A court in France this week was criticised for dishing out a “severe” sentence to a young Frenchman who created his own site for illegal downloading.
The unemployed, IT wizard, known online as Jefjef10, was handed a 10-month suspended jail sentence by judges in the town of Thionville, western France on Tuesday and ordered to pay the maximum €1 million ($1.34 million) in damages to the music and film companies who had lodged complaints, which included Disney, Warner, Century Fox and Colombia Pictures.
His lawyer Nicolas Rebbot, blasted the sentence as “severe” and claimed the site “forum-ddl” had not made his client a rich man and therefor he had no hope of paying the damages demanded by the court.
“The conviction was expected in light of the law, as was the suspended prison sentence, which is normally between six and 12 months, but the amount of damages is disproportionate and it is not comparable to the actual harm done," said Rebbot.
But France’s SACEM (Society of Authors, composers and Publishers of Music) which was also a complainant in the case has vowed to do everything to get the money owed to them.
“We will attempt a recovery of our damages in view of his capabilities,” the company’s lawyer said.
The calculation for the amount of damages was based on the frequency of traffic to the “forum-ddl” site, wich had 100,000 members and saw over three million downloads from a catalogue of around 50,000 different items.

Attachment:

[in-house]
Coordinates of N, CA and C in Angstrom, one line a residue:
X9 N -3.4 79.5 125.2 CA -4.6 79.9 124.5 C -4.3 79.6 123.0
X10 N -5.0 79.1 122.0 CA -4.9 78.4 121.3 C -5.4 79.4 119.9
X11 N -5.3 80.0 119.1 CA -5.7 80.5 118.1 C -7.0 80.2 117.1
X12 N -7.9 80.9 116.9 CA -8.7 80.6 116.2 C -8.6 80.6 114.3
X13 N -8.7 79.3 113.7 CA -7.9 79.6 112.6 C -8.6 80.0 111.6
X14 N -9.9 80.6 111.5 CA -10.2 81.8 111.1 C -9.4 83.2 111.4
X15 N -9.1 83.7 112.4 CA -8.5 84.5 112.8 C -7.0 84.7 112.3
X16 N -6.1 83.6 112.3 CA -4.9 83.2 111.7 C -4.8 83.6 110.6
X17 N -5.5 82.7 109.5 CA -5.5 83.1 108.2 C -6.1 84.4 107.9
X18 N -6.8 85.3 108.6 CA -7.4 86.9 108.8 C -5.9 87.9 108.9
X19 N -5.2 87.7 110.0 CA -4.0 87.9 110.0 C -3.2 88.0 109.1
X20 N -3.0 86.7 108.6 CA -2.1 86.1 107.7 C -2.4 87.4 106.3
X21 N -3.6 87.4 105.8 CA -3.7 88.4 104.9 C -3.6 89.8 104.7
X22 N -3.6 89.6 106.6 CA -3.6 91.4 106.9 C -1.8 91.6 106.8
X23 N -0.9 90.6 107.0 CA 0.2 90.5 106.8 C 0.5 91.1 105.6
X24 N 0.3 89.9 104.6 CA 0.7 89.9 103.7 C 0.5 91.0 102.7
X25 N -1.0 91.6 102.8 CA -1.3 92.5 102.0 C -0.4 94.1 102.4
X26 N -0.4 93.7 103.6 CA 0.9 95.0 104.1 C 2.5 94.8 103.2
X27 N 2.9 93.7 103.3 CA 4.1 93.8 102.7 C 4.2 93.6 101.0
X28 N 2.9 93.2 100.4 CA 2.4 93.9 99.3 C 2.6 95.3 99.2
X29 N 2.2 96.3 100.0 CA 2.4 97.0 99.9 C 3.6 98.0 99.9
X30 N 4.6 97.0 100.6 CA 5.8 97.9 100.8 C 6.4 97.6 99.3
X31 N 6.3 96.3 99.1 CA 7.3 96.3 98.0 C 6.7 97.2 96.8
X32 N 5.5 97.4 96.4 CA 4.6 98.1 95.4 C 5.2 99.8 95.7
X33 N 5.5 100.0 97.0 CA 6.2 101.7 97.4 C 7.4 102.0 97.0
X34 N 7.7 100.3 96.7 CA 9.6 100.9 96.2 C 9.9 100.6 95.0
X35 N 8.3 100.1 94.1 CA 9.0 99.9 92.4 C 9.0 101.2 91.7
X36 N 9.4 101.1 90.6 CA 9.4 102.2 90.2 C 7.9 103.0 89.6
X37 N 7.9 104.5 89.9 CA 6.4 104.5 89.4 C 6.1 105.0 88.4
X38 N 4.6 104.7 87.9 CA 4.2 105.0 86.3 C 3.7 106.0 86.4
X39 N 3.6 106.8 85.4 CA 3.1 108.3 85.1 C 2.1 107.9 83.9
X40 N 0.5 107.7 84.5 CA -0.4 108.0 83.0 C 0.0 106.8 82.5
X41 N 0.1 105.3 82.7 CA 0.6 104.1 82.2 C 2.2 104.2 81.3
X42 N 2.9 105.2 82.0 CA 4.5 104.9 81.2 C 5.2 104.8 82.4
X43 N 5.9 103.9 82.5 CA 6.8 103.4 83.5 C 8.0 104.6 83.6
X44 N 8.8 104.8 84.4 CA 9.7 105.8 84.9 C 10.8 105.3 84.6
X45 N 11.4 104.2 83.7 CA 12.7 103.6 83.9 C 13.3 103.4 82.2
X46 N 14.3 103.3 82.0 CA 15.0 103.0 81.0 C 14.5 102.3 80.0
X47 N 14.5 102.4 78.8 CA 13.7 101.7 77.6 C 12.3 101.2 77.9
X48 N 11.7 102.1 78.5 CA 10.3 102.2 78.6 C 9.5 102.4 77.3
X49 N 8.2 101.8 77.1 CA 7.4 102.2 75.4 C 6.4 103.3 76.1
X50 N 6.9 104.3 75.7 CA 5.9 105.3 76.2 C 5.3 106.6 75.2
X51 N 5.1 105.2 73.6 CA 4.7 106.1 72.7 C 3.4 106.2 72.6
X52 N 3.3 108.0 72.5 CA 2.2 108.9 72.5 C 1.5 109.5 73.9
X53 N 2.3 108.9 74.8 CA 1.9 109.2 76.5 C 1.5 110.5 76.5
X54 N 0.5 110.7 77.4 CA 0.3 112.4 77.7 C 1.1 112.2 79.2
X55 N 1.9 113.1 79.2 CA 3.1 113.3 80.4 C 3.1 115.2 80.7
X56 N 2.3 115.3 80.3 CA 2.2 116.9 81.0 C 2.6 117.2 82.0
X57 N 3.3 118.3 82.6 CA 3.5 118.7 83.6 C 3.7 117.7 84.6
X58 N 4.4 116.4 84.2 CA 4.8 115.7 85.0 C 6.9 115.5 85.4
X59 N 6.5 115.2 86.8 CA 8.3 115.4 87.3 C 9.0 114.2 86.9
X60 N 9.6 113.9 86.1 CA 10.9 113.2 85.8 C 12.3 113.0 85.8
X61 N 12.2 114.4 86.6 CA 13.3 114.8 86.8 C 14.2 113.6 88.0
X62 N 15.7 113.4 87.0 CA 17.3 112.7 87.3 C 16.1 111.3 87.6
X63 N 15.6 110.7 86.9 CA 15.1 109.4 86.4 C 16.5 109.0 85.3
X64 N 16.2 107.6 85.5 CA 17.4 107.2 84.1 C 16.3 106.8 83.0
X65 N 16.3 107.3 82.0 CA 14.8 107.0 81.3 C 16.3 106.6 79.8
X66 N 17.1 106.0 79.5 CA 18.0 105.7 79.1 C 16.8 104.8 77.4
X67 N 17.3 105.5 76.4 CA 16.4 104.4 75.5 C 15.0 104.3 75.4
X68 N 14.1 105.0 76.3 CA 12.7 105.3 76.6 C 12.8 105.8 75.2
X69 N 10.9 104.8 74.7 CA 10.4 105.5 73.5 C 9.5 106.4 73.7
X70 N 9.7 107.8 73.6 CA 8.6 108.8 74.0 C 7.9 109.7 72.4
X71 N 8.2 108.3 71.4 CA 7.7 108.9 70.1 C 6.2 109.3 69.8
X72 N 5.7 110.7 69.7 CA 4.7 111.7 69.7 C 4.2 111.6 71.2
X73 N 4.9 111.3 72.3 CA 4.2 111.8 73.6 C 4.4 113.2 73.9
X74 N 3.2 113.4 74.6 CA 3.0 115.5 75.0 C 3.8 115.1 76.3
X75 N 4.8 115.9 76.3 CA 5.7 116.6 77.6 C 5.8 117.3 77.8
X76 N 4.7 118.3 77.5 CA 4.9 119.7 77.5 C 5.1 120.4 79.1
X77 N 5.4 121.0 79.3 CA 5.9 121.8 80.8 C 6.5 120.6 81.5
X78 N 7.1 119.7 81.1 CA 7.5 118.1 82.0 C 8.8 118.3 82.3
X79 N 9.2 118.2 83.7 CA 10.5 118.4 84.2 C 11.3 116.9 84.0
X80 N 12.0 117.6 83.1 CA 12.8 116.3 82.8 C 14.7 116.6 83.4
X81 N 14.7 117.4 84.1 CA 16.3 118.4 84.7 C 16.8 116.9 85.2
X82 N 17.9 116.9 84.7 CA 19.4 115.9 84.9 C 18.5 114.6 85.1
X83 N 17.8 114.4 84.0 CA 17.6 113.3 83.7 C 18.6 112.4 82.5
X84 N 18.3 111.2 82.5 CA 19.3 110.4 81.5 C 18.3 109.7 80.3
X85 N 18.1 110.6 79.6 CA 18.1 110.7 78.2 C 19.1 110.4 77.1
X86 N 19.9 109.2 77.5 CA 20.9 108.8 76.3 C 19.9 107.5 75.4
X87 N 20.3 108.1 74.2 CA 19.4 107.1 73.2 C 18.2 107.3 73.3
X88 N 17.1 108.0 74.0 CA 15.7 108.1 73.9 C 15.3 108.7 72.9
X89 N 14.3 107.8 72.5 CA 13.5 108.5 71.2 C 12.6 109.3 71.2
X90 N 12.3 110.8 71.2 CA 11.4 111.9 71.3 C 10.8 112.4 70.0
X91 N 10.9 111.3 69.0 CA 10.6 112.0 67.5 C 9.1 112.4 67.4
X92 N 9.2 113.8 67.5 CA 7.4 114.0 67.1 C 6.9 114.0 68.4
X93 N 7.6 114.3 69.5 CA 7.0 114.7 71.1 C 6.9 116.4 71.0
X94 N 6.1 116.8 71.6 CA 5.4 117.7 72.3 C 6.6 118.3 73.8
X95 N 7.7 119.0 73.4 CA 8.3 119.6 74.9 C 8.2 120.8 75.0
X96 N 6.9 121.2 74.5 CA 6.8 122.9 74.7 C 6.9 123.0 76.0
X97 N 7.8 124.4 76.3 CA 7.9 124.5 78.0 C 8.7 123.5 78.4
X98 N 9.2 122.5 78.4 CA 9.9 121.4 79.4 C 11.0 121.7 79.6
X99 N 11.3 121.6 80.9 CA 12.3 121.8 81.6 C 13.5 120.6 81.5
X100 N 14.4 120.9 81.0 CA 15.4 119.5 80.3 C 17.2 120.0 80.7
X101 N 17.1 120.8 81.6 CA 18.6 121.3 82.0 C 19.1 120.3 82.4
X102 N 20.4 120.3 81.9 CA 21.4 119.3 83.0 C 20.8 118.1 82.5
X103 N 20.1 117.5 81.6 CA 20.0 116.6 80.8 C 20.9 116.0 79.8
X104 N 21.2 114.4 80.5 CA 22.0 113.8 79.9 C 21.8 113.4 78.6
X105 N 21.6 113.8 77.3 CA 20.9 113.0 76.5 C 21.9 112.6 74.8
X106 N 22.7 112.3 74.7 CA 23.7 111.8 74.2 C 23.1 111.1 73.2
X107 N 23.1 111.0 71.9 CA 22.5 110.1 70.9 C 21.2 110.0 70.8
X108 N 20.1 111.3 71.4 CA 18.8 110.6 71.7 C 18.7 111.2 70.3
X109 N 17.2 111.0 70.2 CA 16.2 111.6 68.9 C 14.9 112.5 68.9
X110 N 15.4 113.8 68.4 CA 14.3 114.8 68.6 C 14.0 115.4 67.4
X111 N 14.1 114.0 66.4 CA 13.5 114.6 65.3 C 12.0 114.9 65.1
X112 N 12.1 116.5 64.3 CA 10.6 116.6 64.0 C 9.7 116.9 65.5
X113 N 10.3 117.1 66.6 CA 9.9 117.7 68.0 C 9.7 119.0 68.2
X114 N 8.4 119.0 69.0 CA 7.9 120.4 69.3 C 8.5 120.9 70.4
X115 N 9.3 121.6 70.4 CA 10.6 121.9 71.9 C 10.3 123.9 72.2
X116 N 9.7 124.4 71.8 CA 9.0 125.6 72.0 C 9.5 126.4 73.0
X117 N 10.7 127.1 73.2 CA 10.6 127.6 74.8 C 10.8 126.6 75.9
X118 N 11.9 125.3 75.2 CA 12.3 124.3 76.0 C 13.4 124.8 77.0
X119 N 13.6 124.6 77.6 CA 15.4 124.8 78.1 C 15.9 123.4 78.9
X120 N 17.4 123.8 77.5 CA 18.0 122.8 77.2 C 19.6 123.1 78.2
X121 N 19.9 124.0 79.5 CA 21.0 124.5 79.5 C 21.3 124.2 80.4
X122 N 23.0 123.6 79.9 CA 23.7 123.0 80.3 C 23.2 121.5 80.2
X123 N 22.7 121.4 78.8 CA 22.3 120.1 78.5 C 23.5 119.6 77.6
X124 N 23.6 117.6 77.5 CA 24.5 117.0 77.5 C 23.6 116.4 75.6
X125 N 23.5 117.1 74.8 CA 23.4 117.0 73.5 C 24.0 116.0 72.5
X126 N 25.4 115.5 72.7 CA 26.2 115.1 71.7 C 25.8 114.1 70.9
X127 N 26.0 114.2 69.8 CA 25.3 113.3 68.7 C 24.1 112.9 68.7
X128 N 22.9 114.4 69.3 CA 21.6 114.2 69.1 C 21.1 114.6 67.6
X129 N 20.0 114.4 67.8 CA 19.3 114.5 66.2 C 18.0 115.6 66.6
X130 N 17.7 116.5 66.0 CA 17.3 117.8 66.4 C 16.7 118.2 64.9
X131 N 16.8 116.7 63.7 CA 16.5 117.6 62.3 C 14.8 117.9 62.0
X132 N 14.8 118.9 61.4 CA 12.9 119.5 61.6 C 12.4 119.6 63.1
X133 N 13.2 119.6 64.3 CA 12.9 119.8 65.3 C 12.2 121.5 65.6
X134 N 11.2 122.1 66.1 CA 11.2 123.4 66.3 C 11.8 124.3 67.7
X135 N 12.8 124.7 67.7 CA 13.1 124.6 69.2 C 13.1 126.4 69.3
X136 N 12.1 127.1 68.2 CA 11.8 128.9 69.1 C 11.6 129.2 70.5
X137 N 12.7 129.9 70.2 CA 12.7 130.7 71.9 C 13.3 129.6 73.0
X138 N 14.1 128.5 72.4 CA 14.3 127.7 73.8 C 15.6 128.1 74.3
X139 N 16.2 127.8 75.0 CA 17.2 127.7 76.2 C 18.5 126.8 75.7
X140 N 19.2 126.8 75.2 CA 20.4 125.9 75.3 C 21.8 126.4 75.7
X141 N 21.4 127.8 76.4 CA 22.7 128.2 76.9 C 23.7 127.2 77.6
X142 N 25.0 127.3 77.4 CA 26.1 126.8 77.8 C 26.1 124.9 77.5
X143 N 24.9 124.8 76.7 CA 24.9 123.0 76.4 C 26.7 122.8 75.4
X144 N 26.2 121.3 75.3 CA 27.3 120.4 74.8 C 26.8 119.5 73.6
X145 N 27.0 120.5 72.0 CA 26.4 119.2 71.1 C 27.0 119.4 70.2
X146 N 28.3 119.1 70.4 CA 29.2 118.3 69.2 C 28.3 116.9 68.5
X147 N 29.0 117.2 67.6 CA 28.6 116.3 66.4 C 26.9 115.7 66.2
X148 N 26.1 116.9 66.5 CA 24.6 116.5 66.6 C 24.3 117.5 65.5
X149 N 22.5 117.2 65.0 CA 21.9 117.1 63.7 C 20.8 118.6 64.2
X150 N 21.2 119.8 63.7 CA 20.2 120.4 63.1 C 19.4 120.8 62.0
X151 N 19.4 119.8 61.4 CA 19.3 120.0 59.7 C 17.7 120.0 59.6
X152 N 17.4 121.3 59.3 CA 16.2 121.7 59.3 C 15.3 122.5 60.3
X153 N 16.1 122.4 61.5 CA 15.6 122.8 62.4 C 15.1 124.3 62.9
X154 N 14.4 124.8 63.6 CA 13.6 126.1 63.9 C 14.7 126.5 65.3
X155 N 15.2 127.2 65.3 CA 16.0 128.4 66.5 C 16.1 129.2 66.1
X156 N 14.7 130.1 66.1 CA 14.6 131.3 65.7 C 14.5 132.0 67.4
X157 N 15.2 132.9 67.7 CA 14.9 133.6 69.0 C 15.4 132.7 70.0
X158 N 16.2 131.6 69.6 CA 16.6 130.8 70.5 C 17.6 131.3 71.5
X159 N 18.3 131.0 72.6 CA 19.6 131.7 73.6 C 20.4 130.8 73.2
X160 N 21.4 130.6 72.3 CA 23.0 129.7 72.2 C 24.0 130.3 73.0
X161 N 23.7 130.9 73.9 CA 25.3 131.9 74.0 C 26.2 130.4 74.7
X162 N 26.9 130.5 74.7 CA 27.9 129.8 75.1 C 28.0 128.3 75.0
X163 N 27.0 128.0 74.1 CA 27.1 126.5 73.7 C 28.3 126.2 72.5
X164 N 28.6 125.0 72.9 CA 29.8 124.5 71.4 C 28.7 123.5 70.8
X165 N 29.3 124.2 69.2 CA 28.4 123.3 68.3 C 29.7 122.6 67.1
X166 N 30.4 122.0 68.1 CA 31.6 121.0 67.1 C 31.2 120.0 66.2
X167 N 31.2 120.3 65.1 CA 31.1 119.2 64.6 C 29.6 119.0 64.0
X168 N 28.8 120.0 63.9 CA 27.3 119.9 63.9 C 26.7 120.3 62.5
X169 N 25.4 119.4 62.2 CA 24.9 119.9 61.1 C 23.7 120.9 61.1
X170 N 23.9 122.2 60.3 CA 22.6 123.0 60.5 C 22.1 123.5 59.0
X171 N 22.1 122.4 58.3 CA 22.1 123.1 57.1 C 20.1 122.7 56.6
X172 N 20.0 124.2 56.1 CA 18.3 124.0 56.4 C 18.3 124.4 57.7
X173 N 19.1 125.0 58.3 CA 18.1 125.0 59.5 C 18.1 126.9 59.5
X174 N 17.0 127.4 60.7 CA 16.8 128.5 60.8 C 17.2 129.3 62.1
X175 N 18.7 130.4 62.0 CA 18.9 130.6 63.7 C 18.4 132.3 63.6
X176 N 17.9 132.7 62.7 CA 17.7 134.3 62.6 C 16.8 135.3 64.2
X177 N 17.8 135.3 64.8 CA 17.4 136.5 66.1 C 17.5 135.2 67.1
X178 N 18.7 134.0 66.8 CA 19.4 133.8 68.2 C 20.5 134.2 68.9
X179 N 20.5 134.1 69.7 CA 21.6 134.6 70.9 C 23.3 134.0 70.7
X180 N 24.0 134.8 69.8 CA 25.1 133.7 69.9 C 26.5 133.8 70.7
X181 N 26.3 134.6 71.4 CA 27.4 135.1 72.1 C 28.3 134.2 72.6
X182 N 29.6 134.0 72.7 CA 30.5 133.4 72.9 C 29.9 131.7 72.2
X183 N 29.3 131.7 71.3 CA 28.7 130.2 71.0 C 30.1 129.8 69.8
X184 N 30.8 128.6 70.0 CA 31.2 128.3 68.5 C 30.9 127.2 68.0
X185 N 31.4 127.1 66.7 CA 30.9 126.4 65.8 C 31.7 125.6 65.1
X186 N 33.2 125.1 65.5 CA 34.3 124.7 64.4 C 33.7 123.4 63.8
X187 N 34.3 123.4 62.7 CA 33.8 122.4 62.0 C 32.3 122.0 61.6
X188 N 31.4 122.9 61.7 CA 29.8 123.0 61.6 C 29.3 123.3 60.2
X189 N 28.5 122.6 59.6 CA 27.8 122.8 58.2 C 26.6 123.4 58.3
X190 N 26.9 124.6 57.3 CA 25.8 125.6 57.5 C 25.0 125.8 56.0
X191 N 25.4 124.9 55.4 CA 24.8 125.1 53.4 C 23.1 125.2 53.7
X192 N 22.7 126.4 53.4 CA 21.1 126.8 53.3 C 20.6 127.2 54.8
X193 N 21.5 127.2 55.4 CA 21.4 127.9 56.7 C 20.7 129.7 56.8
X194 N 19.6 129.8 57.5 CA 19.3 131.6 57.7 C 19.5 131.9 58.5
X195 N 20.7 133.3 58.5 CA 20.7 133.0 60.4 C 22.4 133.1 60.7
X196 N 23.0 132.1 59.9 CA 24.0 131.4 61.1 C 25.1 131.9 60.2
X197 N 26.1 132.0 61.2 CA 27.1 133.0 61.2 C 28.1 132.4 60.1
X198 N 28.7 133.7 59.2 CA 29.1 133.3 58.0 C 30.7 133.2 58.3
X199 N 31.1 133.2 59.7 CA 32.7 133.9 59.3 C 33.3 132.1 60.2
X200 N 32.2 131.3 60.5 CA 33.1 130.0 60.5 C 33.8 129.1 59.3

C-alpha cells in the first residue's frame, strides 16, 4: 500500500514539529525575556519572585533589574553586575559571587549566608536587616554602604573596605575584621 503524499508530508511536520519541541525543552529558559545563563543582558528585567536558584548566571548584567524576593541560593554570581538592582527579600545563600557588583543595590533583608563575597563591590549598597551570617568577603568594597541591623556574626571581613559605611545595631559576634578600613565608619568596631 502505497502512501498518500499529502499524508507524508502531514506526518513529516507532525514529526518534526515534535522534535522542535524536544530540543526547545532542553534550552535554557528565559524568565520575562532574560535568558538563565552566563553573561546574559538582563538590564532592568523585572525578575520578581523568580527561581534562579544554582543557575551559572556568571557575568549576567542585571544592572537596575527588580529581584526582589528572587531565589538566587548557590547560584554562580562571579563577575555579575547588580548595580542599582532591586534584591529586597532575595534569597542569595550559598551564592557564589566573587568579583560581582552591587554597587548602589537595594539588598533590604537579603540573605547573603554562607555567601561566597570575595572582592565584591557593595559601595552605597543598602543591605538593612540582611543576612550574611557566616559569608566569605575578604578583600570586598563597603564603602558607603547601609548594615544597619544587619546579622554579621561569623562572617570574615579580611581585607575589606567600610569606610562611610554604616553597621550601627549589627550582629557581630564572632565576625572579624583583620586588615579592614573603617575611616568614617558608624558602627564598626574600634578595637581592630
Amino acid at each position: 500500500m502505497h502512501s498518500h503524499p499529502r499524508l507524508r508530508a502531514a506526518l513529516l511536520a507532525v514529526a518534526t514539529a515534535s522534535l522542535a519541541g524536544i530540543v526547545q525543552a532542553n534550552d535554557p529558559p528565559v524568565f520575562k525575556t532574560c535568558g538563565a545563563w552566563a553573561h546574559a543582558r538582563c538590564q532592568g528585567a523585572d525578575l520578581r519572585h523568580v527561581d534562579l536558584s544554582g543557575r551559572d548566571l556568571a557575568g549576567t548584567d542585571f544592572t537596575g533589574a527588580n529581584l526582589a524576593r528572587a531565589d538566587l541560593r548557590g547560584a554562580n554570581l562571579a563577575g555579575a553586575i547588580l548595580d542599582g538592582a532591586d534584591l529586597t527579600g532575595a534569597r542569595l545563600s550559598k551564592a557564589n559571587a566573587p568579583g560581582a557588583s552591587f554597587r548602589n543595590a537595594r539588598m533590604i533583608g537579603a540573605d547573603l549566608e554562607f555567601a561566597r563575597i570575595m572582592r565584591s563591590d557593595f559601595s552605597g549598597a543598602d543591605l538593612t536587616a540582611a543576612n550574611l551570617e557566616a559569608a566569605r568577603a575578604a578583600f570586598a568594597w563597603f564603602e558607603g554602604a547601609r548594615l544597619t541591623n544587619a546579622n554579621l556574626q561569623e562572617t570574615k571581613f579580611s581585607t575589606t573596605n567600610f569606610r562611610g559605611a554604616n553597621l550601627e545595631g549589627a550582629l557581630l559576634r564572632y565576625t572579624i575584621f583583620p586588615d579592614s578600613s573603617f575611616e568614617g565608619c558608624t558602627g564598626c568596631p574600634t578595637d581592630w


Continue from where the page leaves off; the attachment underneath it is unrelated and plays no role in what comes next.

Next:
According to the site Torrentnews.net, Jefjef10’s revenue from “Forum-ddl” totalled around €100 a month, which went on paying the cost of hosting the site.
The case comes just months after France ended its controversial “three strikes” law on illegal downloading which involved cutting off access to the internet for anyone caught downloading copyrighted material if they had ignored two previous email warnings.
According to figures published in Le Figaro the “Hadopi” law rarely resulted in cases coming to court, which was the last resort to deal with illegal downloaders who refused to heed the warnings.
During the three years the law was in place, only 51 cases were passed on to prosecutors, despite a total of 1.9 million email warnings being sent out.
France’s Ministry of Culture scrapped Hadopi in July saying the government would now be targeting “commercial piracy” – popular websites that take in advertising revenue for hosting uploads and downloads of copyrighted movies and music – with an escalating series of fines, which start at €60 for the first offense.
Do you think the punishment is to severe? Will it put you off illegally downloading material?